But on the other hand this camera has its advantages. With such a high resolution it is possible to perform digital zoom to high levels without compromising the quality of the final picture. Yes, I know that digital zoom is not as good as a proper optical zoom. But when you consider that including an optical zoom in a phone would immediately mean a thicker, heavier phone, this option presents itself like a nice opportunity to improve the way camera phones evolve in the future.
As for the choice of the OS… I understand that Windows Phone as it is wouldn’t allow Nokia to create the necessary software adjustments needed to use this type of camera. At least not in its current version (leaks show that Apollo will allow OEMs to do a lot more with that). So Symbian was the way to go for now. I can see Nokia marketing this phone as a camera-enthusiast phone, aimed at that specific niche and not as a mainstream device, learning from it and improving what they can until they can use this new technology for their future phones, now on Microsoft’s platform.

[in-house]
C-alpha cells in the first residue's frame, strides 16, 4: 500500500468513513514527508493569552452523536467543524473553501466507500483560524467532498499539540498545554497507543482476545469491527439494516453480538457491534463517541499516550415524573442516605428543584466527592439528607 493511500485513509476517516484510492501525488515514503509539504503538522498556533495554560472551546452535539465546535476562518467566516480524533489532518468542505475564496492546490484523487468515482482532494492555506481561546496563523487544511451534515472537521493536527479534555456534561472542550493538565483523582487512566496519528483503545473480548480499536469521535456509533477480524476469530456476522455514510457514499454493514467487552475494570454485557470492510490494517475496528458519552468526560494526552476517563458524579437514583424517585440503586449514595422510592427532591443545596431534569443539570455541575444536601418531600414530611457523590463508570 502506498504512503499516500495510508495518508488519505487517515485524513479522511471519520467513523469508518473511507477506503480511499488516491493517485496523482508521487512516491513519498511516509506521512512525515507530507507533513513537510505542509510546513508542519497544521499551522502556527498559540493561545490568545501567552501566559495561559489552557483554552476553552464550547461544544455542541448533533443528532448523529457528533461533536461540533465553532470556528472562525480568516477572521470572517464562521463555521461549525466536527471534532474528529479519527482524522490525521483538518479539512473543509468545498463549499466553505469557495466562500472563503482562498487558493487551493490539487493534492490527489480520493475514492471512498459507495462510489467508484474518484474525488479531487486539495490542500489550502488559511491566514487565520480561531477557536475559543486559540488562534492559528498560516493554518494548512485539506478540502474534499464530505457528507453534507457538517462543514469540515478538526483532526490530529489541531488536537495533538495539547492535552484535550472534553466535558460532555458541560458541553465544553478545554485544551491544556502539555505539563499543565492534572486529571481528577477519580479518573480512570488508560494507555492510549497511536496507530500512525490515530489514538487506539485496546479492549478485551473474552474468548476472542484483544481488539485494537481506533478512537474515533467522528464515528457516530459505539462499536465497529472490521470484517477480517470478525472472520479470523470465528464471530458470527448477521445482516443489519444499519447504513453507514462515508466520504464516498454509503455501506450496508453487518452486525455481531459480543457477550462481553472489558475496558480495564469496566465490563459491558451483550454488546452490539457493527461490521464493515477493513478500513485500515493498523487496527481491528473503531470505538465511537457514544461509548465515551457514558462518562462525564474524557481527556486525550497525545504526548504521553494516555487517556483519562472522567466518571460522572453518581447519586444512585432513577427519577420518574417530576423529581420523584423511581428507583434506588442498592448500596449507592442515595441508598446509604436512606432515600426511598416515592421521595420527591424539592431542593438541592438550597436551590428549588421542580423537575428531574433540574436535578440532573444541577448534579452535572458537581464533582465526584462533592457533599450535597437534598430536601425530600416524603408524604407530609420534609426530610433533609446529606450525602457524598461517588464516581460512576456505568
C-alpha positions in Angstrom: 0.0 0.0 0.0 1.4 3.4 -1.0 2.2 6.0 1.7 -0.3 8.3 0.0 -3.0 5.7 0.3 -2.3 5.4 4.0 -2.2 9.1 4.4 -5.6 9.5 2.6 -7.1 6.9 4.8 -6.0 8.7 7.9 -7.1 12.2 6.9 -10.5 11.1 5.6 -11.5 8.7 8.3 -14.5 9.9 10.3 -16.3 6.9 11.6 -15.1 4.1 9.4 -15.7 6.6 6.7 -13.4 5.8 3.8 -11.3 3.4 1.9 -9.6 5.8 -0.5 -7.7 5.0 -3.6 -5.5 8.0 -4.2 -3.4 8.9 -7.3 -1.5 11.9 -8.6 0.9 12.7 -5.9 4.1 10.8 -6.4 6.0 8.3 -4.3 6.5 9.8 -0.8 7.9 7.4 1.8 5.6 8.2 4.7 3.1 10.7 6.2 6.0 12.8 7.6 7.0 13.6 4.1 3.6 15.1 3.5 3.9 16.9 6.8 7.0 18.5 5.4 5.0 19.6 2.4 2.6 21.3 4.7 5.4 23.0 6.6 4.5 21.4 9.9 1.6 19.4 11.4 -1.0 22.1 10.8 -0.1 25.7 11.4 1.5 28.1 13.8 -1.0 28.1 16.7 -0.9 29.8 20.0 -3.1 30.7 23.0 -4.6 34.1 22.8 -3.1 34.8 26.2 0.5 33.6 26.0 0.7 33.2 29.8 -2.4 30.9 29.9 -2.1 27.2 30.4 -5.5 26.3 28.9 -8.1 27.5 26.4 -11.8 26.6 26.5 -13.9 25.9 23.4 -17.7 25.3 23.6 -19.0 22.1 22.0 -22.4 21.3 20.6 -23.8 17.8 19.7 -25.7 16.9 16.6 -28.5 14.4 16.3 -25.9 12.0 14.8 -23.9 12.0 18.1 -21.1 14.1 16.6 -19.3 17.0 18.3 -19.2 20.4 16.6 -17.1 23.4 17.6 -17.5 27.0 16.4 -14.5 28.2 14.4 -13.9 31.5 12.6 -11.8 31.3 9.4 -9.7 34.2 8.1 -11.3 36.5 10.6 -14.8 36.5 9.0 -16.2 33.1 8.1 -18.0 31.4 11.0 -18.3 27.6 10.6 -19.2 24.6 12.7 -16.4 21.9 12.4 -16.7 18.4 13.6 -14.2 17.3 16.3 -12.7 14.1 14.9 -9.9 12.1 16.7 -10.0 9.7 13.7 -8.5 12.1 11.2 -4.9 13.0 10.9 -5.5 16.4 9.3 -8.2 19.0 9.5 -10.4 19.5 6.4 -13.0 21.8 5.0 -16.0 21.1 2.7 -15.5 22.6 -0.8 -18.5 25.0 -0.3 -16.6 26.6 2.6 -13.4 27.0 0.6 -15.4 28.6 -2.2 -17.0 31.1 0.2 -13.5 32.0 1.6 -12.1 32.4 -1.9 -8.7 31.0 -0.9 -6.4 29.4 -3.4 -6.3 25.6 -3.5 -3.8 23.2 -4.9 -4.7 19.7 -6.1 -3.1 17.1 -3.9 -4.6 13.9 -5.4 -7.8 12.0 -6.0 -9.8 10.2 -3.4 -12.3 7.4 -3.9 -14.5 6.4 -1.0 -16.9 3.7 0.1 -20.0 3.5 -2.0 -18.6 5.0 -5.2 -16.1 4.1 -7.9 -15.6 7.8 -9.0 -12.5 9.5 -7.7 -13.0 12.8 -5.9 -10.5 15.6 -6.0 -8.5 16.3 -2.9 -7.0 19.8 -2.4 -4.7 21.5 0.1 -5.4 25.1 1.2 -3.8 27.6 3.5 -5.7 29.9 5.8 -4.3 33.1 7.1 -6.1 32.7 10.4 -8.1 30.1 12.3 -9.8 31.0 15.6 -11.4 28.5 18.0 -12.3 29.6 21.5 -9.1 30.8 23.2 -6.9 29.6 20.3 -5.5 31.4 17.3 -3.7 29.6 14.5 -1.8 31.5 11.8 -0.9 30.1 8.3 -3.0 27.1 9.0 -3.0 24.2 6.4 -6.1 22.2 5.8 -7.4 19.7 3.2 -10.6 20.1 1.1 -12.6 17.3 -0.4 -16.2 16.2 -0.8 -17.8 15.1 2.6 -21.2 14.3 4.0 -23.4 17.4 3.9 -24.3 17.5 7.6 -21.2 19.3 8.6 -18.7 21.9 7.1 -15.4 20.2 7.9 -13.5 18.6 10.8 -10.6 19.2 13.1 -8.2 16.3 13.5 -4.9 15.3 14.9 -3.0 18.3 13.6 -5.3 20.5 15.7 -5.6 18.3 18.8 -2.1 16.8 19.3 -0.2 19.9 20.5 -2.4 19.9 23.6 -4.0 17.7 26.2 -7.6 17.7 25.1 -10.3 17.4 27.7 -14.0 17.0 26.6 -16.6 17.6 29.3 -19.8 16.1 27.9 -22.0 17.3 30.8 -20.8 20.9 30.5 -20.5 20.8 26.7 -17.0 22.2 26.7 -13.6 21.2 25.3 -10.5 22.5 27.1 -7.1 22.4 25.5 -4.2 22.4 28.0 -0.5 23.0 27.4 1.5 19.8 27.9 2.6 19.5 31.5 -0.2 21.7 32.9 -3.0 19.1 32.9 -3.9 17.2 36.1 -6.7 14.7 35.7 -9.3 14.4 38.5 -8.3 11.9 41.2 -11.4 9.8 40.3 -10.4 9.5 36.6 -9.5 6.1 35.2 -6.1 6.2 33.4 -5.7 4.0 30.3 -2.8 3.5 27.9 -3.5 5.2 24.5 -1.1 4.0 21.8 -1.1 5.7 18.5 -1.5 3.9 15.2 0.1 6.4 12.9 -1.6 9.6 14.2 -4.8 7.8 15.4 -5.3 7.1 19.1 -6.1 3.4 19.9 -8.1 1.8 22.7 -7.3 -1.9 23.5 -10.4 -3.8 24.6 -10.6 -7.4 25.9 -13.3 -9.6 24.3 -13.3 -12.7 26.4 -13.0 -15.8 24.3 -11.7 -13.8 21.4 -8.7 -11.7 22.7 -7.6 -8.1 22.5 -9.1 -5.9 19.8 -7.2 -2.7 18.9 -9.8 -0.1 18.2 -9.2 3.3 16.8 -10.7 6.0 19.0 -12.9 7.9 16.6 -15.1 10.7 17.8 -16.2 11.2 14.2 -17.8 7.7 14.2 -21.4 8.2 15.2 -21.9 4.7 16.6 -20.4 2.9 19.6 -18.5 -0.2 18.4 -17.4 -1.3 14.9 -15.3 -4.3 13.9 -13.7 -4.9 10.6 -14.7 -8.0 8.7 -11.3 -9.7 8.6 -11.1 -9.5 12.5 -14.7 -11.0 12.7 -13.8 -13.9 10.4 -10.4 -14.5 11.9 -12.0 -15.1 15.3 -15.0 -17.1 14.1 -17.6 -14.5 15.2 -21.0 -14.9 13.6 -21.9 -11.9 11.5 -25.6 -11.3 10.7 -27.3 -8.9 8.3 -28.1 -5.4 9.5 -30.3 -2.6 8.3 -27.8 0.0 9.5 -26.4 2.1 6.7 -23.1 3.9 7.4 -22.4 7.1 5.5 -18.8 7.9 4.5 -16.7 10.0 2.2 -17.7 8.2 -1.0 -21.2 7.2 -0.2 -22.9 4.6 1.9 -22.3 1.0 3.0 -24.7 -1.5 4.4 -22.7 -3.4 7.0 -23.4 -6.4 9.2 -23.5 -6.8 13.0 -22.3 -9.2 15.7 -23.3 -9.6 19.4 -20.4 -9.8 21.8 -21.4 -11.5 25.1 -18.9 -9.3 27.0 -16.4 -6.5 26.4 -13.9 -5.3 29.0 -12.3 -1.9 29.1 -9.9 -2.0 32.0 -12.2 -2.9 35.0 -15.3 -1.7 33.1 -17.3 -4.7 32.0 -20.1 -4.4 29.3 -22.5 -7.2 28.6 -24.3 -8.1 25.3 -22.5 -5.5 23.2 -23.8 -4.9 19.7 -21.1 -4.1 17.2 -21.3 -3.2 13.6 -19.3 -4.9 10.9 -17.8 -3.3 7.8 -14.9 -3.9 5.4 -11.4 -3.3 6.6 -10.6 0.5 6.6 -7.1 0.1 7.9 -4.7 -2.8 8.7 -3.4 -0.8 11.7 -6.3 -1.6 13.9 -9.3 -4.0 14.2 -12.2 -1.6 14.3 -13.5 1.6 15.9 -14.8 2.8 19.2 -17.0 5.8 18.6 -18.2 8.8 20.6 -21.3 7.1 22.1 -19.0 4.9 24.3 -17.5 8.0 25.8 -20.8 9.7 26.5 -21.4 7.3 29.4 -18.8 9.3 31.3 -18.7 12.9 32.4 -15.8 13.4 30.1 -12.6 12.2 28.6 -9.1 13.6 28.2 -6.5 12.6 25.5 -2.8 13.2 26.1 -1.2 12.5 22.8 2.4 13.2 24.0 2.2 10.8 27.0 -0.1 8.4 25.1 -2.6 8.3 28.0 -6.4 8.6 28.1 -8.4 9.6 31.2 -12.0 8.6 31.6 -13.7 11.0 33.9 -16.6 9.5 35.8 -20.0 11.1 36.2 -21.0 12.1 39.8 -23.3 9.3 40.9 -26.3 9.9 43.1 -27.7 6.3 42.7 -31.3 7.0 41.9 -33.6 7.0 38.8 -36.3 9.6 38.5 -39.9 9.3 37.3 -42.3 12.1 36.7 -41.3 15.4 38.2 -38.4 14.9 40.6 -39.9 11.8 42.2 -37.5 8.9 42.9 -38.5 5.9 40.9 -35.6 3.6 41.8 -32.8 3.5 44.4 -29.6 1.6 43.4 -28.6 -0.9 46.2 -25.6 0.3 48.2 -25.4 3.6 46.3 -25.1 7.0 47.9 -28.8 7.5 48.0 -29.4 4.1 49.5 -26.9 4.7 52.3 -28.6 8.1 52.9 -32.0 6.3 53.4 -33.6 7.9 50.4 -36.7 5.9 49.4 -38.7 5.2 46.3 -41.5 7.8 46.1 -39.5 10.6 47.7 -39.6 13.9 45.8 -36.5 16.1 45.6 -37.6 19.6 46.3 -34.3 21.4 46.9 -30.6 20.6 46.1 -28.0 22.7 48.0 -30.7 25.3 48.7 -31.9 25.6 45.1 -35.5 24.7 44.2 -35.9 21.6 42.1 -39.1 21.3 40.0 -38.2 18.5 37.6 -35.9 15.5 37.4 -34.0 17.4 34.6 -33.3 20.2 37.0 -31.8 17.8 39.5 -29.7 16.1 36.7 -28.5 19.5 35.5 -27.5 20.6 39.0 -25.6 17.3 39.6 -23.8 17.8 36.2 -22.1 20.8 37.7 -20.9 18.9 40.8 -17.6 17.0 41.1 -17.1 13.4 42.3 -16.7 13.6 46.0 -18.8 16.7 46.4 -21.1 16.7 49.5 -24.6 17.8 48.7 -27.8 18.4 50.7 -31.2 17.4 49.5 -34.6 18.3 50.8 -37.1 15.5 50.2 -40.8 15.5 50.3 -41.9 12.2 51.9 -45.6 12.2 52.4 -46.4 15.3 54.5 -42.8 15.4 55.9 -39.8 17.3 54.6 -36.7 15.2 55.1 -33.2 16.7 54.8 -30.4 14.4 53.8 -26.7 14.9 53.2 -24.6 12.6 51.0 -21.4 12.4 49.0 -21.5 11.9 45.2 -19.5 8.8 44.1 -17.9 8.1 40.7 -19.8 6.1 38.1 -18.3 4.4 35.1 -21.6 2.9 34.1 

Or at least that is my hope for them.
But all in all Nokia has shown us today that they are far from dead. The upcoming release of the Nokia 900 to the US market with the help of Microsoft’s push could allow the Finnish company to finally make a dent in the Android-iOS filled country where it always has had trouble establishing itself. And in Europe it can once again regain the lost market share with their cool designs that definitely make a difference in this era it almost feels like phones should always be black blocks with one button on the bottom of the screen.
Personally I’m looking forward to see the effect these new phones will have in the market as a whole. And of course I’ll be waiting impatiently to play with them on my own and put them to the test.